Tuesday, July 12, 2011

Creeping Toward Pension Reform

With the budget mess (sort of) behind us, we've noticed some stirrings in the news suggesting that pension reform may be creeping into the political spotlight. Down in San Diego, a bold proposal to reform city employees' pensions is already stirring up tensions between advocates and organized labor. Former Assemblyman Roger Niello is working to put his own plan before voters this November, while Senate President and noted union shill Darrell Steinberg is continuing to deny that public pensions are a serious problem in need of dramatic reform. And reports in today's news show us a couple of minor reforms quietly moving forward.

Tsunami ahead.
First up, Political Blotter reports that Jerry Brown has signed Mark DeSaulnier's SB 373 into law. Under this bill, deputies in the Contra Costa County Sheriff's department hired after 2006 will end up with less costly pensions. Instead of a pension based on their highest annual salary and a 3% annual cost-of-living adjustment, these deputies will be limited to a 2% COLA and benefits based on the average of their three highest annual salary numbers. This pension "tier" was established in 2006, but the original agreement called for it to expire next year; the new bill removes the sunset clause.

Meanwhile, the Sacramento Bee reports that the state Senate has approved AB 340, which will (hopefully) curb abuses within county pension funds operating independently outside of CalPERS. If signed into law, this bill will prohibit county pensions from including bonuses and cash-outs of unused vacation and sick time in pension calculations, and will mandate a 180-day waiting period for employees who retire and subsequently try to return to their old jobs. Granted, this only scratches the surface of public pension abuse in the state. But it's a start.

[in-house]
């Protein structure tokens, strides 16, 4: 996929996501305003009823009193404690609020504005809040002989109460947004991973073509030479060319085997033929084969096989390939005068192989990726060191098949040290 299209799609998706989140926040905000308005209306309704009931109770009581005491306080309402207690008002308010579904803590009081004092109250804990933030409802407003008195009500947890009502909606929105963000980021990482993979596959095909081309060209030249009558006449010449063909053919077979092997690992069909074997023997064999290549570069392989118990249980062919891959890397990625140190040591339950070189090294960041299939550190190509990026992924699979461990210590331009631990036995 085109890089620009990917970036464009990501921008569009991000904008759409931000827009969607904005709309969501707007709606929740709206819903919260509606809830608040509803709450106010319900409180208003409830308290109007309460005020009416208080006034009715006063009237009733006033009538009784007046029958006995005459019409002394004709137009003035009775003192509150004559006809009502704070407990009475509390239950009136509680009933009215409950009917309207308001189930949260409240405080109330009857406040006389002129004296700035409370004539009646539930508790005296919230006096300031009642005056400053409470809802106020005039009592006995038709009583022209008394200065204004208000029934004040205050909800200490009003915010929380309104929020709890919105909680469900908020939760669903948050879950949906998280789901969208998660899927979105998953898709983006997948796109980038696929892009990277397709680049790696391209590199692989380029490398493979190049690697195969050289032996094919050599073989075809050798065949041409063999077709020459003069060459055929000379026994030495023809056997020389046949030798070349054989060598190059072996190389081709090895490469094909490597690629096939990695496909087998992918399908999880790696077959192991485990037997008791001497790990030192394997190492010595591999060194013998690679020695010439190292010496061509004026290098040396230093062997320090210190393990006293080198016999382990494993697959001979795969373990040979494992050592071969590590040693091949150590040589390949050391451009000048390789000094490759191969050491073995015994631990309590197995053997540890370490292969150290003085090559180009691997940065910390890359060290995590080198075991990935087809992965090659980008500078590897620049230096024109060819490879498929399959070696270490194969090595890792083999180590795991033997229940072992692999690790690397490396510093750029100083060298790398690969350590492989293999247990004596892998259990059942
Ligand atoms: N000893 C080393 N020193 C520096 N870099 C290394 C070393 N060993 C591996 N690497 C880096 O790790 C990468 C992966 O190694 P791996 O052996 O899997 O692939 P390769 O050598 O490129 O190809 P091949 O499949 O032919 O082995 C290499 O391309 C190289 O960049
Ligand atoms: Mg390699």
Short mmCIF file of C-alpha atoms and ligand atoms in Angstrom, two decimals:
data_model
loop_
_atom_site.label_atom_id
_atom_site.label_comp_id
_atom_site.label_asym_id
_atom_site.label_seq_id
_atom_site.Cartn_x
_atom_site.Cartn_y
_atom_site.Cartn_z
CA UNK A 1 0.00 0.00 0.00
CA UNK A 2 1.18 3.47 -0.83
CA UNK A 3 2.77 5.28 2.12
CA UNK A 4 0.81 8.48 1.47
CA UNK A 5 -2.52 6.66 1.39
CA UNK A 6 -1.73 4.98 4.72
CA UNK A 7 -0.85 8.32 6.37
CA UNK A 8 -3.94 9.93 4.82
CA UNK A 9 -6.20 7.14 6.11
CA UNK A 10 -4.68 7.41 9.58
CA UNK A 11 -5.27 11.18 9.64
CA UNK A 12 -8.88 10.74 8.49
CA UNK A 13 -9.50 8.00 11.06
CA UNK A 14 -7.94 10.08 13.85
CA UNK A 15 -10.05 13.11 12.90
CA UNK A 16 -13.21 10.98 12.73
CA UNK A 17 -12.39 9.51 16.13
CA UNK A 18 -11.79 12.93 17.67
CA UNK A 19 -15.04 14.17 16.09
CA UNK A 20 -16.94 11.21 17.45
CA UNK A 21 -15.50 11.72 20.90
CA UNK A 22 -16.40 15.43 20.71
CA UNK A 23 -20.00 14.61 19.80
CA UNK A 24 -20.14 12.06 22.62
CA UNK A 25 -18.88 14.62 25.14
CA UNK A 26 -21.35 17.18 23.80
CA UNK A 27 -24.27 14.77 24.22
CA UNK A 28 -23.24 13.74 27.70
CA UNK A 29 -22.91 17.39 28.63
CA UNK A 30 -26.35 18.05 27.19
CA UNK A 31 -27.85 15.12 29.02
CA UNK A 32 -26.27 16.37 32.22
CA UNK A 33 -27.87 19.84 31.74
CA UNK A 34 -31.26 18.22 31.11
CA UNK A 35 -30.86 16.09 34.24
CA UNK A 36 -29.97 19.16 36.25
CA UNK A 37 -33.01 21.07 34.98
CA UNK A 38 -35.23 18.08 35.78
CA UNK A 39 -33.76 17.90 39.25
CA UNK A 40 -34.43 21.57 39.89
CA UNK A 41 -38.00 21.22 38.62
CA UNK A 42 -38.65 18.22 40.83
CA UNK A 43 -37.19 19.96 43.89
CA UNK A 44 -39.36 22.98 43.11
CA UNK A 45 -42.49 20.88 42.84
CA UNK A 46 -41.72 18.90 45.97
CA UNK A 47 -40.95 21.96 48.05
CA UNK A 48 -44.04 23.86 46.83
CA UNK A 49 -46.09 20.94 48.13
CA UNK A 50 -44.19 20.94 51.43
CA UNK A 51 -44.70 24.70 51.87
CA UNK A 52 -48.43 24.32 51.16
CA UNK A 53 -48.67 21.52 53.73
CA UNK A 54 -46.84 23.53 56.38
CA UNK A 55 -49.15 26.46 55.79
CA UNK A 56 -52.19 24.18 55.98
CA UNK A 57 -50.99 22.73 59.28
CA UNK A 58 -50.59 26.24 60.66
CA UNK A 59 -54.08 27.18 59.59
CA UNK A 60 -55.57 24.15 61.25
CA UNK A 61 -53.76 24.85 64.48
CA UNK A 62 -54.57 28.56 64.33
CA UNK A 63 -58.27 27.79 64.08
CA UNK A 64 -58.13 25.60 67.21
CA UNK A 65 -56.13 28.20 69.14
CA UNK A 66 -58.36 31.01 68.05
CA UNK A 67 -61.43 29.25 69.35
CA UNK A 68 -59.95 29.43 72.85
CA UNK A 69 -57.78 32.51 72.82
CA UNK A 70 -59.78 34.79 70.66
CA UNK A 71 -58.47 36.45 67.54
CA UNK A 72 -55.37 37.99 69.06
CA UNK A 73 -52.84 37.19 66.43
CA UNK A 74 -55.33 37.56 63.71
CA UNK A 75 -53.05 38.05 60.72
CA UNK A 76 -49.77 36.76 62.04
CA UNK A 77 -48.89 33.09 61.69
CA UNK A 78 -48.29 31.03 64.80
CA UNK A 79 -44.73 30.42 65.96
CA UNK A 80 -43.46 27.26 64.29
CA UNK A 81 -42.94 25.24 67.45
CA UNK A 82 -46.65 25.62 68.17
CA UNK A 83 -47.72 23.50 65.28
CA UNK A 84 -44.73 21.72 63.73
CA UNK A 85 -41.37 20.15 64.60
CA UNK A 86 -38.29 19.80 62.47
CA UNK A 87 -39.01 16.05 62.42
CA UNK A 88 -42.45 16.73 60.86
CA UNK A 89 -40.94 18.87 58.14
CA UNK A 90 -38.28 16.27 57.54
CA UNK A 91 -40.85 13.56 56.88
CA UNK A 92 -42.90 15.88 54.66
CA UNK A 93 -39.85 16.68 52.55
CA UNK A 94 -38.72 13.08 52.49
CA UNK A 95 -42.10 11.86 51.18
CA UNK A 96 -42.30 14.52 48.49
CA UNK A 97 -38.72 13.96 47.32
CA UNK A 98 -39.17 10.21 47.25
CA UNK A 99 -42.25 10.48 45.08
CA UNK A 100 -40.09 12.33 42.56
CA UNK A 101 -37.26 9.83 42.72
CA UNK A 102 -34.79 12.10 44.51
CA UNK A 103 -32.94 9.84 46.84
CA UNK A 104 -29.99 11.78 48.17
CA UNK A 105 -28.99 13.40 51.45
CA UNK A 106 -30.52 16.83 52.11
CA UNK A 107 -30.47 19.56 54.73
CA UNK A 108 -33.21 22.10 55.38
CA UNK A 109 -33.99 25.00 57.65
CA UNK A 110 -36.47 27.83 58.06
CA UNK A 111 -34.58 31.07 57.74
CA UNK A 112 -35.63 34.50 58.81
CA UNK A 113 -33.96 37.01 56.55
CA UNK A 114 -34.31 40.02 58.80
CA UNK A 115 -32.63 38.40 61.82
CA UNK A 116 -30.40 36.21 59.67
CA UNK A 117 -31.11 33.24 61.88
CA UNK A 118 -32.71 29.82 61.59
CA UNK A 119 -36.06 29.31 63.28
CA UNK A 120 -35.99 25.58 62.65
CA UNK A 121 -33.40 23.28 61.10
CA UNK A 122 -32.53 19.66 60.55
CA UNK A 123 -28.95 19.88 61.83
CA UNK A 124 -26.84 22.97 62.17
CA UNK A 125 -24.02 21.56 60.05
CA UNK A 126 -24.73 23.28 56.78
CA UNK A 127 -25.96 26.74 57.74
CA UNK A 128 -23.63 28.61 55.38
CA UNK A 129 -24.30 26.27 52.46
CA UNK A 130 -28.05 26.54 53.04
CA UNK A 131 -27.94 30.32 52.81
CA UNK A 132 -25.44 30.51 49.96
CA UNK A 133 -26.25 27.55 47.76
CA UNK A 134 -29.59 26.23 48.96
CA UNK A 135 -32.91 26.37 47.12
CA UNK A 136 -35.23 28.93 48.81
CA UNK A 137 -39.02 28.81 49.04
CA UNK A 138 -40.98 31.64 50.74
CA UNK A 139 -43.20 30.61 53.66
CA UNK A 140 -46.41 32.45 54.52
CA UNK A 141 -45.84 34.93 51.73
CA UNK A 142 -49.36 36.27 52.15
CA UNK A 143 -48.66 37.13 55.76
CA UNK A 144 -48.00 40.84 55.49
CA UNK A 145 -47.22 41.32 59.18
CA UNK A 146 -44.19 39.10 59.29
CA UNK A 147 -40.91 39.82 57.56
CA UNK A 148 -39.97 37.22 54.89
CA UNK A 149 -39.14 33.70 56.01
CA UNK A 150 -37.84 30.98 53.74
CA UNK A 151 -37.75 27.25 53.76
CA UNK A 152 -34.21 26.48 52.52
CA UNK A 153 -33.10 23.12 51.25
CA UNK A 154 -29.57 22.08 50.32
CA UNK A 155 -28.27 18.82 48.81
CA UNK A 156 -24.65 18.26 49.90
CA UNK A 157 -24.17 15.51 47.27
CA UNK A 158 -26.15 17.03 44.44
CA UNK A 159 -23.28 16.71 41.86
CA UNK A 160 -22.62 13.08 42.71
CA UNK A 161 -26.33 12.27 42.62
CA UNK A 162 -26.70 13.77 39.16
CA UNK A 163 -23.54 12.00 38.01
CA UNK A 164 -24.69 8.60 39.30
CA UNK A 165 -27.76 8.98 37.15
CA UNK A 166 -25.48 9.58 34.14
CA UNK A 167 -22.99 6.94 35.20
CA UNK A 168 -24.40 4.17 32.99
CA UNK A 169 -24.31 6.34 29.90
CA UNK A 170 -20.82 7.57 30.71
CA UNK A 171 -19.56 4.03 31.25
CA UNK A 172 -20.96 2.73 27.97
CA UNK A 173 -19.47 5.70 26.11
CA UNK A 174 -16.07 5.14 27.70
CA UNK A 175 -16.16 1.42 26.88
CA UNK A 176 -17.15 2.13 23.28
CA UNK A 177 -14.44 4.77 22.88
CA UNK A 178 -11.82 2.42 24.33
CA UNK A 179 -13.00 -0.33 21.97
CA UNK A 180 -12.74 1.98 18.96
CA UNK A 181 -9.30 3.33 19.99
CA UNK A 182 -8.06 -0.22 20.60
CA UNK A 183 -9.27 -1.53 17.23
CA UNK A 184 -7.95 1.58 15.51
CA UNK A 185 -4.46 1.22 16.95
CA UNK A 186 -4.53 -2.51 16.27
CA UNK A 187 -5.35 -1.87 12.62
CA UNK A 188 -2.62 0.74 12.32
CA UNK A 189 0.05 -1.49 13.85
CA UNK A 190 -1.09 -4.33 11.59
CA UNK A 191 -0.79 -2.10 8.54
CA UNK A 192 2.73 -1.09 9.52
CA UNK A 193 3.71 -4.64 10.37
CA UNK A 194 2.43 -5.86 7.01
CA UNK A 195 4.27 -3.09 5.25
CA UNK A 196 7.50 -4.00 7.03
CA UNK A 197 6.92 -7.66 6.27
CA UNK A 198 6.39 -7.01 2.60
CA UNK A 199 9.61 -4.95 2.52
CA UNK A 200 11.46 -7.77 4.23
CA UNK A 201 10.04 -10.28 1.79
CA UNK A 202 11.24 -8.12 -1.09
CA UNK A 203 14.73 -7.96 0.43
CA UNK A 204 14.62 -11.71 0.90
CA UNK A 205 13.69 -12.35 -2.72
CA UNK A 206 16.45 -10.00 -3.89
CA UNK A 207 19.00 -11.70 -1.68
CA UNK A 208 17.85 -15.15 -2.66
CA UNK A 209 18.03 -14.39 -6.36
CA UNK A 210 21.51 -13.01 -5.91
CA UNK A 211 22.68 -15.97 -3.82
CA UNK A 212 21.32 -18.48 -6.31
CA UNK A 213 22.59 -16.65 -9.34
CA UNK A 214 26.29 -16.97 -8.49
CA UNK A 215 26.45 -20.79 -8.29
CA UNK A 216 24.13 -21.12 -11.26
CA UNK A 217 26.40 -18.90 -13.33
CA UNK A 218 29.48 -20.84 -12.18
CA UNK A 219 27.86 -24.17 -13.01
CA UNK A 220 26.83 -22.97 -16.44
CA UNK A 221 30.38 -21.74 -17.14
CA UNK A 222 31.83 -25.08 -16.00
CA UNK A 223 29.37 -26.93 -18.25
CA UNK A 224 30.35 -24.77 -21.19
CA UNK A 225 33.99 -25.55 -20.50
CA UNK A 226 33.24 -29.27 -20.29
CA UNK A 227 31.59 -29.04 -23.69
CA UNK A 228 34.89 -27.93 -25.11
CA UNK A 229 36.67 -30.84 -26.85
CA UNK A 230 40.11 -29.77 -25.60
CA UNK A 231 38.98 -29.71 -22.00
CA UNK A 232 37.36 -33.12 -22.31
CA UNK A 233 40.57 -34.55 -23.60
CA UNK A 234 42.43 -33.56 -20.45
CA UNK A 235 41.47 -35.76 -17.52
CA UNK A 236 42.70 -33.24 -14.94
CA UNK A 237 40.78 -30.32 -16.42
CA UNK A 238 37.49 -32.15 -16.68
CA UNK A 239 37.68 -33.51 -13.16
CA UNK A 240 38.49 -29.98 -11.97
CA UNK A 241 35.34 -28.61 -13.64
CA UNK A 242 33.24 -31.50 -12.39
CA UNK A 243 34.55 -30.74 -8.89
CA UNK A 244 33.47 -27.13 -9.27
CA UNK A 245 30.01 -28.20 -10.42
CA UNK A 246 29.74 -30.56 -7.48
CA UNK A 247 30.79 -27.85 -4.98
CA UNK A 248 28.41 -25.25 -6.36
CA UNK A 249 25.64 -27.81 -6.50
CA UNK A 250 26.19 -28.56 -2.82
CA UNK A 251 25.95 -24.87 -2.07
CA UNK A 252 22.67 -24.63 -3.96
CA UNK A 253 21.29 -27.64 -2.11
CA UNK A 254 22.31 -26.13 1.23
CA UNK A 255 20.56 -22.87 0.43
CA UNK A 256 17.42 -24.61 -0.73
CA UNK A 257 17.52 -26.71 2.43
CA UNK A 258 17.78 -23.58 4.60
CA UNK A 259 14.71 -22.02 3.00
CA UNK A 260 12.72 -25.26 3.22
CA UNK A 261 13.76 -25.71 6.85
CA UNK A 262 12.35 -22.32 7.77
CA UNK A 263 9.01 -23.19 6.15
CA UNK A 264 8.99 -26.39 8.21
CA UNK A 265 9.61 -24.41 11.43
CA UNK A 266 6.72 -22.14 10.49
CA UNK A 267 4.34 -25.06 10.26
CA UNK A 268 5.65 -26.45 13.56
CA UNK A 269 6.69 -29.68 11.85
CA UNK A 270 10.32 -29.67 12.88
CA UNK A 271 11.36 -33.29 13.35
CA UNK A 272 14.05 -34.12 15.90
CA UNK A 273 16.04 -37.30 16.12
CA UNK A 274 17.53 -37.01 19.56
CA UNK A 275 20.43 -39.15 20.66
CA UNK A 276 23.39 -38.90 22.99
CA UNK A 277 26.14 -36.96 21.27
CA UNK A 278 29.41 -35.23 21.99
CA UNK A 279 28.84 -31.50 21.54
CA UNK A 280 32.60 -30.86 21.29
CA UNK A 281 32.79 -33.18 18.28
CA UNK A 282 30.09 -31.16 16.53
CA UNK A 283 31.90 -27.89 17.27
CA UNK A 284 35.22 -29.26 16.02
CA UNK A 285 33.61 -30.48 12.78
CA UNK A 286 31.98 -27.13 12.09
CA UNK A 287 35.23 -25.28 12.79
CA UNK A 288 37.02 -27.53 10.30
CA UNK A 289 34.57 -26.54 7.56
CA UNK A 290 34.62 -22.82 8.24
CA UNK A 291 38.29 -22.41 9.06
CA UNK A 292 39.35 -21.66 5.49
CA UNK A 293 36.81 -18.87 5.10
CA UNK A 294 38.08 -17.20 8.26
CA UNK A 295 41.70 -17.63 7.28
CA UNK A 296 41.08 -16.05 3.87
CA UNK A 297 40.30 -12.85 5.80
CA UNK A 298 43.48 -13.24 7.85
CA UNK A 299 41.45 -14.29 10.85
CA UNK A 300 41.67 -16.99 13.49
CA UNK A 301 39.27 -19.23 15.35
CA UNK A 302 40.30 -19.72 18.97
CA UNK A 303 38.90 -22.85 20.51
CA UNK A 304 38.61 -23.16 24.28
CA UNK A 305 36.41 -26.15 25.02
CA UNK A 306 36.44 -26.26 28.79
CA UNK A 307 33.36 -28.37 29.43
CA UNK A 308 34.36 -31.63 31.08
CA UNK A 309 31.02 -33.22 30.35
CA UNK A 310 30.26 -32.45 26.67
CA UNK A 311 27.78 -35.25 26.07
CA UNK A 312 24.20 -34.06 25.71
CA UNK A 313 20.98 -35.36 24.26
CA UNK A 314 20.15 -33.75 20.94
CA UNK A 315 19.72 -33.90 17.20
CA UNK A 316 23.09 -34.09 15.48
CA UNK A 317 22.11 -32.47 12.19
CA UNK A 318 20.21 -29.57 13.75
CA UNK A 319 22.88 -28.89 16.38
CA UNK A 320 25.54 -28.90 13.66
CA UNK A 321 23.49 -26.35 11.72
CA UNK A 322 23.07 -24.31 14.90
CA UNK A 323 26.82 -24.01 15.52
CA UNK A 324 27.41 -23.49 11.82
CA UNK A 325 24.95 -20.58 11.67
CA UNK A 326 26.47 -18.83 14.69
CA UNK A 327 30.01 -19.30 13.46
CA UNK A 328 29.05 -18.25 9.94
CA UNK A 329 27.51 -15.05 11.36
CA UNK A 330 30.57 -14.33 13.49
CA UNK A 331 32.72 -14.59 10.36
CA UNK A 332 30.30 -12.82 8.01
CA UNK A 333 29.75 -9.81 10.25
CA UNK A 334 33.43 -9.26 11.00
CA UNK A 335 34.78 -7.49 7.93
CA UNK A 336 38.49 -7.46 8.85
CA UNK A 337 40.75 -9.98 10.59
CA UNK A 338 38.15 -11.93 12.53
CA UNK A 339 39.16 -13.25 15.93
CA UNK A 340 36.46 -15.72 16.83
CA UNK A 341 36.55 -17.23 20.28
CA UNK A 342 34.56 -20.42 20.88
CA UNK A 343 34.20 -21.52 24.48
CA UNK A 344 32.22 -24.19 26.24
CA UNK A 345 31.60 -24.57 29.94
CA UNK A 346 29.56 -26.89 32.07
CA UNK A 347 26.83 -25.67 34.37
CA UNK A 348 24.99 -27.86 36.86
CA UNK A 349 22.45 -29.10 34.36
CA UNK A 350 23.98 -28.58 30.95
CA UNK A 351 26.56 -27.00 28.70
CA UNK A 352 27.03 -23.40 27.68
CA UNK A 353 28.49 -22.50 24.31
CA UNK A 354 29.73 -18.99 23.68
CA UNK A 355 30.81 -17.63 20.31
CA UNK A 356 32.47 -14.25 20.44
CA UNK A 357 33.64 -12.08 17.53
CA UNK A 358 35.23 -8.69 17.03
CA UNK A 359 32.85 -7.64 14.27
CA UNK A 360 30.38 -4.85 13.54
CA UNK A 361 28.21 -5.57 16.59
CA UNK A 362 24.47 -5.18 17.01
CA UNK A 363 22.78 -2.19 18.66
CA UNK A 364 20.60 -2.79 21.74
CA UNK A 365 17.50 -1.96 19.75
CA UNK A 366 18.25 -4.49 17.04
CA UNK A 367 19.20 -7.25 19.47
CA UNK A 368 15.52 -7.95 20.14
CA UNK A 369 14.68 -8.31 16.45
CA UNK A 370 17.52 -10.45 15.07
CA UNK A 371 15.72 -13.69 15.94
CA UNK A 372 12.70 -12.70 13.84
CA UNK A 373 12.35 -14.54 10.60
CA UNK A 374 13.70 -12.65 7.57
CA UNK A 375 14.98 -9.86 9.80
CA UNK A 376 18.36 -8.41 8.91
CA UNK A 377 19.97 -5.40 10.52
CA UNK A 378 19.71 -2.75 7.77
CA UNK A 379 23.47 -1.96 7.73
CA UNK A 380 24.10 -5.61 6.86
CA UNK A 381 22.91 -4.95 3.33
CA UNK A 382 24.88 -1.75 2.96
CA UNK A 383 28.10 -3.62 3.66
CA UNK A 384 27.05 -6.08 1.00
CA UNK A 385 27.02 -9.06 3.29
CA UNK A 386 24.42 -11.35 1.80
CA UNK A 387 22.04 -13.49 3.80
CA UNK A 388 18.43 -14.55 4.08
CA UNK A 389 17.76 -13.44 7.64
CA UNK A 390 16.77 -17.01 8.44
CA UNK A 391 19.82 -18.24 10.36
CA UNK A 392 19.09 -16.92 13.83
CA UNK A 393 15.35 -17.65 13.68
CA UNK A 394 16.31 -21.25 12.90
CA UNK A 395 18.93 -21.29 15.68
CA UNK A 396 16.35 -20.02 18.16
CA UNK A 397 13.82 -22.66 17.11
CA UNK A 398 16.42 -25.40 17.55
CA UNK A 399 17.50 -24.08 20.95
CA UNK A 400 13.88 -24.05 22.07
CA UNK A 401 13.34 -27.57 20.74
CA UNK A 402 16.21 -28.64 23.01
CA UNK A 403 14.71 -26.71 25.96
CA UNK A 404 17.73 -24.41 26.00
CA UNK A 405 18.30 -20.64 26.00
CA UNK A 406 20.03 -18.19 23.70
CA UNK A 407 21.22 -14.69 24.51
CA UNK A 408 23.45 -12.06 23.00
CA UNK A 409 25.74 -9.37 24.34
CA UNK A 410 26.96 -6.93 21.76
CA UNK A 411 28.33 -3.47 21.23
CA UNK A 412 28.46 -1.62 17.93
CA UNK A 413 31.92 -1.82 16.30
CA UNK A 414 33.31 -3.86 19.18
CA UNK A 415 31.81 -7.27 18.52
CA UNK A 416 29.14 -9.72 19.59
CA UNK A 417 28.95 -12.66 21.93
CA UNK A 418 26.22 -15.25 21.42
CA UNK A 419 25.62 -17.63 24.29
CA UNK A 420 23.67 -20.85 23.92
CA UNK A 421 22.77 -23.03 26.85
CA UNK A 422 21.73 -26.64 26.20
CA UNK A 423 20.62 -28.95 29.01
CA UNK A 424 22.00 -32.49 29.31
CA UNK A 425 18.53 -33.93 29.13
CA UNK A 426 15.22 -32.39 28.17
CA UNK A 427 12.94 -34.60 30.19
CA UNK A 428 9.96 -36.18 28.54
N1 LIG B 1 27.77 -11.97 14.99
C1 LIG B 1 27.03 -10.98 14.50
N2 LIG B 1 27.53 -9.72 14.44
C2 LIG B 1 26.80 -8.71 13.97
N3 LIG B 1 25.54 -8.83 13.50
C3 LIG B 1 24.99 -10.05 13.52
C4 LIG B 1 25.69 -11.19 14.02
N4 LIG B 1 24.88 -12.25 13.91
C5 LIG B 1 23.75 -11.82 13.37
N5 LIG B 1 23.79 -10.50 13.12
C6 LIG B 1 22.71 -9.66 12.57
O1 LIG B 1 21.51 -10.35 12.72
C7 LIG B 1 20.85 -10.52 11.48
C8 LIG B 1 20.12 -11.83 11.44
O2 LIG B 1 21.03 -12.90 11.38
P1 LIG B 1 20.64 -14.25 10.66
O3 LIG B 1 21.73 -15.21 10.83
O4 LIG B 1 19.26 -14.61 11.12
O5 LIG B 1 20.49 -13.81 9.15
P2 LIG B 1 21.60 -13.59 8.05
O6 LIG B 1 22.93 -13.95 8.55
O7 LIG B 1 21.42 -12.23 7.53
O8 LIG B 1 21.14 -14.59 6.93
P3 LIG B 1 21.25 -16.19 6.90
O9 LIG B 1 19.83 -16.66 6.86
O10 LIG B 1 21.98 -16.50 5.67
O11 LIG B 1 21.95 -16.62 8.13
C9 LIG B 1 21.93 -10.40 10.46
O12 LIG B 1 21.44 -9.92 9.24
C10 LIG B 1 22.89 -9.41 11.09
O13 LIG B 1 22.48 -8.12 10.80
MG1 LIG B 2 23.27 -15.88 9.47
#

And just to give you an idea of how serious the problem is, today's Bee reports that CalPERS may have solved the problem of how to bring an economic boom back to the Sacramento region: CalPERS retirement checks. That's right; never mind that the region's real estate market continues to fall off a cliff, and never mind that both the city and the county are slashing jobs on a massive scale: Sacramento is going to strike gold by reinventing itself as a haven for rich government retirees. We can't think of a single thing that could go wrong with this scenario.


  1. It seems to me that "three highest years" only means that the cops have to do pension spiking for three years instead of one. That's arguably worse for the taxpayer, as that triples the cost of pre-pension "planning".

    Stopping bonuses from counting in pensions is good, but not sufficient. It's common practice in Boston (and probably in California too) for department heads to take temporary leaves and have their subordinates made temporary department heads, with temporary salaries to match. That higher salary gets used to spike the subordinate's pension, and is not considered bonus pay. The more aggressive department heads are effectively on permanent "temporary" leave to spike as many pensions as possible but still show up for work every day. Another dodge is retiring "injured" because that exempts some of their pension from MA's taxes. It seems that nearly 100% of Boston FD retires with "on the job injuries", even the desk jockey bureaucrats.

  2. True, but it's harder to spike pensions that way than by a massive pay hike in the cop's last year on the job.

    I wholly agree that these reforms aren't sufficient. They're a start, and nothing more.